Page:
I love the blue, freezing tones of the album art in Computer Decay. I think this cover is my favorite image in the whole series as it really connects with that feeling of just entering the void and not really knowing where to go. The Computer Trilogy as a whole always reminded me of the short story "I Have No Mouth, and I Must Scream", a science-fiction tale by American writer Harlan Ellison that showcases a post-apocalyptic world with 5 people trapped inside a supercomputer named AM who tortures these 5 people as revenge for being created in the first place. I’m sure most of you have at least heard of the story before or know the basic plot about it, but if you do not, there is this great video from one of my favorite YouTubers “Wendigoon” called A Hopeful Hell: I Have No Mouth and I Must Scream, that all explains the story wonderfully.
With us, the listener, being trapped within the computer setting Infinity Frequencies brings to us, The Computer Trilogy and "I Have No Mouth, and I Must Scream" both share that empty, hopeless feeling through it’s narrative skeletons. Both showcase a journey within the bones of a computer which pairs the two projects together wonderfully, and if you’re one who enjoys reading with a bit of background music, I highly recommend experiencing both at the same time.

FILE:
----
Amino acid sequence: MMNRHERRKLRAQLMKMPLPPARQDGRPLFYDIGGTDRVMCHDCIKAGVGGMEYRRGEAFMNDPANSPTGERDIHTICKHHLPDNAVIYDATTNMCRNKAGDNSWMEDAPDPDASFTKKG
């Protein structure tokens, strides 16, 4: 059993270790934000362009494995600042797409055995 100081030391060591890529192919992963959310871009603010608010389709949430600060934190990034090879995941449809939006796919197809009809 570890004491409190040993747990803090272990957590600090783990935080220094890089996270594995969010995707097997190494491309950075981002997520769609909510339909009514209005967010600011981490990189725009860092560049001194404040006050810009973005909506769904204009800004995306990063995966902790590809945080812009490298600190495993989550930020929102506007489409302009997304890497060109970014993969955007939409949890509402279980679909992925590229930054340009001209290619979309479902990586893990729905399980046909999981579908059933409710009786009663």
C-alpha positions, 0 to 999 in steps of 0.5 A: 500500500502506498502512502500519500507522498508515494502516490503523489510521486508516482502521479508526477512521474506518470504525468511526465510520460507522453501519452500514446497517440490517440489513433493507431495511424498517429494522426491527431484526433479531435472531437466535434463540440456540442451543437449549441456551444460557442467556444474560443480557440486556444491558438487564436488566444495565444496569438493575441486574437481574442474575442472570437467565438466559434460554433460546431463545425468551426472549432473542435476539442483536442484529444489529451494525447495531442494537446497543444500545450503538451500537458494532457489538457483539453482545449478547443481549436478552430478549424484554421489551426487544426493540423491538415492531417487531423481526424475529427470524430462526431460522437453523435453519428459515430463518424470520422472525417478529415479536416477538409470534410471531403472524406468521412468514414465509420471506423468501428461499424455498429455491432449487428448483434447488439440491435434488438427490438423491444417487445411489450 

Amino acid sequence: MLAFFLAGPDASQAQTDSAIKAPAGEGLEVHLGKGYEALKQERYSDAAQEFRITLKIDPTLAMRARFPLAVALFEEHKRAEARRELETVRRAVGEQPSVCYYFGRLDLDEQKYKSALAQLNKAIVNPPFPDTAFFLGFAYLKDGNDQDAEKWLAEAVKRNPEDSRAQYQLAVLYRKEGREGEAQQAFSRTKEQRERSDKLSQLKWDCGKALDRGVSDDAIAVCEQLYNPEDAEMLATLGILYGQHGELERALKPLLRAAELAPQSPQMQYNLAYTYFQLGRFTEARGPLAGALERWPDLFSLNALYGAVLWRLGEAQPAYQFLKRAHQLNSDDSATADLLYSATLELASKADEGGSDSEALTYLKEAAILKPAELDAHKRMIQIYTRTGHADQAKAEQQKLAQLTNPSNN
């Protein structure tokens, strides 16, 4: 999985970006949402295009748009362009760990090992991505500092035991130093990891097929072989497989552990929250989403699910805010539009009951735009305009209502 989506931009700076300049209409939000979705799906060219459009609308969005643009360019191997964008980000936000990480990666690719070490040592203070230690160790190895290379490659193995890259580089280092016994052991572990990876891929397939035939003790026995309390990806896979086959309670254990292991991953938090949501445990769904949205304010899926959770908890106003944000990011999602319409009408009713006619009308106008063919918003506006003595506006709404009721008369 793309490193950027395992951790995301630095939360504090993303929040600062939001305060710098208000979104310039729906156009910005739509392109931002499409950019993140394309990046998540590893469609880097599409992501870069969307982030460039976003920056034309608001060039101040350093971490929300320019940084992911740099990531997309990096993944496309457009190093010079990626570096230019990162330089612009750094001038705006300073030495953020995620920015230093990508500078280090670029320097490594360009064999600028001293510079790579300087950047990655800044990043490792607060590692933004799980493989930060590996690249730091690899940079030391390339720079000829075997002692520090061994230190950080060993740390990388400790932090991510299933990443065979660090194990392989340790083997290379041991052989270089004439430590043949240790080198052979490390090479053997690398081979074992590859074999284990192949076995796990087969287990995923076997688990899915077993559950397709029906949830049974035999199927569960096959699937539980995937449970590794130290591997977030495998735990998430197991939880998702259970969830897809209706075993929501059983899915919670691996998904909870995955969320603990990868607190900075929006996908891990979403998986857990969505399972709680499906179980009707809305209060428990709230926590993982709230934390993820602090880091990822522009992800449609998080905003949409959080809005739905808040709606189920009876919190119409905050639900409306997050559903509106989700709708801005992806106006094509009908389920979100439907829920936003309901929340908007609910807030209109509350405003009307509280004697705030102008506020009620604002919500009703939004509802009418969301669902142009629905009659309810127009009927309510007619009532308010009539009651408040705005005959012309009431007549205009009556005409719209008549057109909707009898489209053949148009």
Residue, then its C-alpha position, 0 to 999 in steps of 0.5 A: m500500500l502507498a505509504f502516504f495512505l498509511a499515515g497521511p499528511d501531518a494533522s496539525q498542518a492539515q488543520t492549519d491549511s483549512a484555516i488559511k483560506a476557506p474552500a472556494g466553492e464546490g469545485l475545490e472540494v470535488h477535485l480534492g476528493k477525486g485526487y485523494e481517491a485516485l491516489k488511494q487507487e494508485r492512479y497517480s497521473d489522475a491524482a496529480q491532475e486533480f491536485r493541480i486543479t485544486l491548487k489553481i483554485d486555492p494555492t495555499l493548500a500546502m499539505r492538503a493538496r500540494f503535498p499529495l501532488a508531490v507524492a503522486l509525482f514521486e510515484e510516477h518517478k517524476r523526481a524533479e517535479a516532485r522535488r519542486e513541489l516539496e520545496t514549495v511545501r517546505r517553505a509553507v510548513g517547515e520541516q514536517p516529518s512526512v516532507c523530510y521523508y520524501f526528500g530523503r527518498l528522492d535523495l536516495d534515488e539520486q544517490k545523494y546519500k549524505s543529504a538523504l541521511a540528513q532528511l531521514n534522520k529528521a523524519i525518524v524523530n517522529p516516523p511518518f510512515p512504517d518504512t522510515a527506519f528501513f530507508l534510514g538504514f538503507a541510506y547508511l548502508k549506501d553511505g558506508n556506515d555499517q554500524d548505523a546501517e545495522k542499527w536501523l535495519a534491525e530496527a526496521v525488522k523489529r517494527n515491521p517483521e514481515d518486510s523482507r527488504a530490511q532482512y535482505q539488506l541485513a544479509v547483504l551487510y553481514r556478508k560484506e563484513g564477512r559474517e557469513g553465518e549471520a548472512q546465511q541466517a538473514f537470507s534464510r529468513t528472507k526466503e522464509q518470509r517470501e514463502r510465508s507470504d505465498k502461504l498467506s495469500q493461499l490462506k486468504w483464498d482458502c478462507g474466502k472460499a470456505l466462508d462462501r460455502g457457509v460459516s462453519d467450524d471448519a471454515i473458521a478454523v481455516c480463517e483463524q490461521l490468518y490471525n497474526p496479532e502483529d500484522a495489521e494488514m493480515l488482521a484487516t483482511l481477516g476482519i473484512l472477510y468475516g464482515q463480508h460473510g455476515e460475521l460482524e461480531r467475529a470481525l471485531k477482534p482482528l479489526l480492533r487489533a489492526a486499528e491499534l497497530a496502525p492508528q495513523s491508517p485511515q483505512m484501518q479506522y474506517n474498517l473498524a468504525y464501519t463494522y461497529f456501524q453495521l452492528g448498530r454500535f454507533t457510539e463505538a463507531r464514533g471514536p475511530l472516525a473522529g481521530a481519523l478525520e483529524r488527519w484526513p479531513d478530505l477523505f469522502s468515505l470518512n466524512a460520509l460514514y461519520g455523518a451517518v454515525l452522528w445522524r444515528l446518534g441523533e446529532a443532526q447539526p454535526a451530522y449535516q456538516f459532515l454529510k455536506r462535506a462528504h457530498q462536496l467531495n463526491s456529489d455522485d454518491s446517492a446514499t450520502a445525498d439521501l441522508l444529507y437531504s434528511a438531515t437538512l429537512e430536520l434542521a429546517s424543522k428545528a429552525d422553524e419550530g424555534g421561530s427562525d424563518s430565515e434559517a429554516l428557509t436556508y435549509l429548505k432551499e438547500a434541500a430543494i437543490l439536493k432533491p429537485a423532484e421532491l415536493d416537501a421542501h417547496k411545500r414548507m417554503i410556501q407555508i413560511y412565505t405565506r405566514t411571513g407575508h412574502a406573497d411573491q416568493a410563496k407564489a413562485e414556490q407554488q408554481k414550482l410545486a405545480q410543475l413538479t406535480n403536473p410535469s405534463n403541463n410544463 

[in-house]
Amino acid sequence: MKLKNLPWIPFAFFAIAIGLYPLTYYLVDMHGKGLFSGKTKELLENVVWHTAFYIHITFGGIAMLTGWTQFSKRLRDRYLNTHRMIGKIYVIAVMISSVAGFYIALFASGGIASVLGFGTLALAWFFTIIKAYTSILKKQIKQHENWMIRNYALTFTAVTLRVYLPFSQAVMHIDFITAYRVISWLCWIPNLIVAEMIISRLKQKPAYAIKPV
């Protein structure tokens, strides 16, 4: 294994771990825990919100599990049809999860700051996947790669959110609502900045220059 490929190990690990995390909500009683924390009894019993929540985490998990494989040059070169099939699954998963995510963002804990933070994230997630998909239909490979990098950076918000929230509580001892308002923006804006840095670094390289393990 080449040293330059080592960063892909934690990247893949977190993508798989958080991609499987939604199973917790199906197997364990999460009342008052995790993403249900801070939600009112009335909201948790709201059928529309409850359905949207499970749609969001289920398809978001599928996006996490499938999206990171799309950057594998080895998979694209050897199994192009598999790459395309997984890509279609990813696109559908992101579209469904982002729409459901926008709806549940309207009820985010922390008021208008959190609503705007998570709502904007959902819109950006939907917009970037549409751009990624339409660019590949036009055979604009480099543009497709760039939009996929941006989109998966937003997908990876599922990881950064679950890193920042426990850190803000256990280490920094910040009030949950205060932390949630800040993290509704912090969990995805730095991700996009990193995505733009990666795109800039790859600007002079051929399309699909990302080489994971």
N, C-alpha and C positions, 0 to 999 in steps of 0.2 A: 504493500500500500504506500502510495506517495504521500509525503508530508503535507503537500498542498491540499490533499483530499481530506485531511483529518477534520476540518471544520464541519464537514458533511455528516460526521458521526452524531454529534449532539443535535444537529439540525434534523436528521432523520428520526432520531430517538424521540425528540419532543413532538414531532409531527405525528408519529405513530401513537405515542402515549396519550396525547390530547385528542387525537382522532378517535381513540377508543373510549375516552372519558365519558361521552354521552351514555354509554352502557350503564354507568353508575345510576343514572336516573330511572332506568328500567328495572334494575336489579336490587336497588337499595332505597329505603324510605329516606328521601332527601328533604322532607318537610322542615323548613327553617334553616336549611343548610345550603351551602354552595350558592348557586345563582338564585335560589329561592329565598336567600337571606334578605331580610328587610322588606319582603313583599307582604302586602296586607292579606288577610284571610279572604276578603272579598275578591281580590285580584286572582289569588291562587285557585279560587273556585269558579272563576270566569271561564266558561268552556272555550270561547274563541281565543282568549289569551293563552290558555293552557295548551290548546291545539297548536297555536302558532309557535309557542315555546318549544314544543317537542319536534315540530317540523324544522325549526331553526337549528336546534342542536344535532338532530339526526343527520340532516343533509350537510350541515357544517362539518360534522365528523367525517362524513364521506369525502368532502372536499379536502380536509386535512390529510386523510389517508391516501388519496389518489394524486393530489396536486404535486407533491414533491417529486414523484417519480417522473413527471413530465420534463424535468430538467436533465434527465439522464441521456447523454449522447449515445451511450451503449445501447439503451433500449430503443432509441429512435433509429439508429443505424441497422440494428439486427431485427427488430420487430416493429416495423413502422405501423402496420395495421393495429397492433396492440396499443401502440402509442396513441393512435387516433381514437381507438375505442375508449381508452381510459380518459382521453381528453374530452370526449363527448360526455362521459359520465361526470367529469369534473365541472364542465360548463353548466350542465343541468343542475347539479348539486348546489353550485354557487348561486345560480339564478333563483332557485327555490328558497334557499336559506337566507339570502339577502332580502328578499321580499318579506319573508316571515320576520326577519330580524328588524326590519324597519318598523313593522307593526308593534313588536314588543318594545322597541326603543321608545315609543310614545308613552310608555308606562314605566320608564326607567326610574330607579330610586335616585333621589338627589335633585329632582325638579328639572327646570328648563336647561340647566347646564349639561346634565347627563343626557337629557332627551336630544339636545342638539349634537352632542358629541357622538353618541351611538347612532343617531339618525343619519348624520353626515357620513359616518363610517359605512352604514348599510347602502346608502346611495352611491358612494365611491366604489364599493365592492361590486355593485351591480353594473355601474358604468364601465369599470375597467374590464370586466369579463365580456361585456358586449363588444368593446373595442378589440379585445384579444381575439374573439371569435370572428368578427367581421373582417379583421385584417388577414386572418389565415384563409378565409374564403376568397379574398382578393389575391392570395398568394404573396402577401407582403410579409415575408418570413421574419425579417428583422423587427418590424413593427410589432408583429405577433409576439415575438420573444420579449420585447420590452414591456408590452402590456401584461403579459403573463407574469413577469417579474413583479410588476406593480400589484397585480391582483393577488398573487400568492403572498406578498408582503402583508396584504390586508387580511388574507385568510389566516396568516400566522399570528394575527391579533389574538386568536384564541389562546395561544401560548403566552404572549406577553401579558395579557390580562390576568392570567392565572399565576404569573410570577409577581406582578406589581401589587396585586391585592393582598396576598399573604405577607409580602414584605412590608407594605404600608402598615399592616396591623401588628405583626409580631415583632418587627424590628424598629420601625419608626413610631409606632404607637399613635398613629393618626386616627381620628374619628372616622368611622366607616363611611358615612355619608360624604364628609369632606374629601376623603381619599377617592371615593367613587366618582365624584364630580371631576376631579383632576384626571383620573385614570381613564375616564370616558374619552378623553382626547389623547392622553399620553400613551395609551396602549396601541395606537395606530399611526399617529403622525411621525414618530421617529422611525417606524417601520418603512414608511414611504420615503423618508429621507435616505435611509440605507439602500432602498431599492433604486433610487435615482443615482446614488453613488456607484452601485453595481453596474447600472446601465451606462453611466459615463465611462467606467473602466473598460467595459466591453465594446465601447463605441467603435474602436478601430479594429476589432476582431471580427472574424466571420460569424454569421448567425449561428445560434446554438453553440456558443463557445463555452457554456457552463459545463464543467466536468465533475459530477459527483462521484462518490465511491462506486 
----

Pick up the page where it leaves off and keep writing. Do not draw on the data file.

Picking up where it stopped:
Computer Decay is the stairway to the next stage, the vital steps towards the Computer Afterlife which would drop a couple months later in 2014. It’s hollow sound design creates quite a large soundscape, there’s an image of an endless blue void whenever you’re listening to this thing, something comparable to a blurry deep sea if you have ever opened your eyes underwater in an ocean. Infinity Frequencies ability to take what once was enjoyable, even groovy, samples and morph them into carved out shells of lonely, cold and emotionless pieces of sound is just addicting to listen to. Each track being bite sized always helps as well as I think you would genuinely feel nauseous listening to some of these tracks for more than 5 or 6 minutes, so the journey is always wonderfully crafted throughout each release in the trilogy, Computer Decay possibly being my favorite. It’s a long, dried out road to the afterlife.
The Computer Trilogy was the start of Infinity Frequencies unique and lonely sound, with their first couple of albums being more vibrant and less experimental, in terms of overall sound design. Those releases were simple eccojams and fun, smooth Vaporwave loops that are always a treat to return to, but with Computer Death and Computer Decay, we were really beginning to see the signature, lonely style brewing within the Infinity Frequencies project. A couple of months after the release of Computer Decay, Infinity Frequencies would waste no time in getting to the finale of the project: Computer Afterlife. The constant energy of wonderful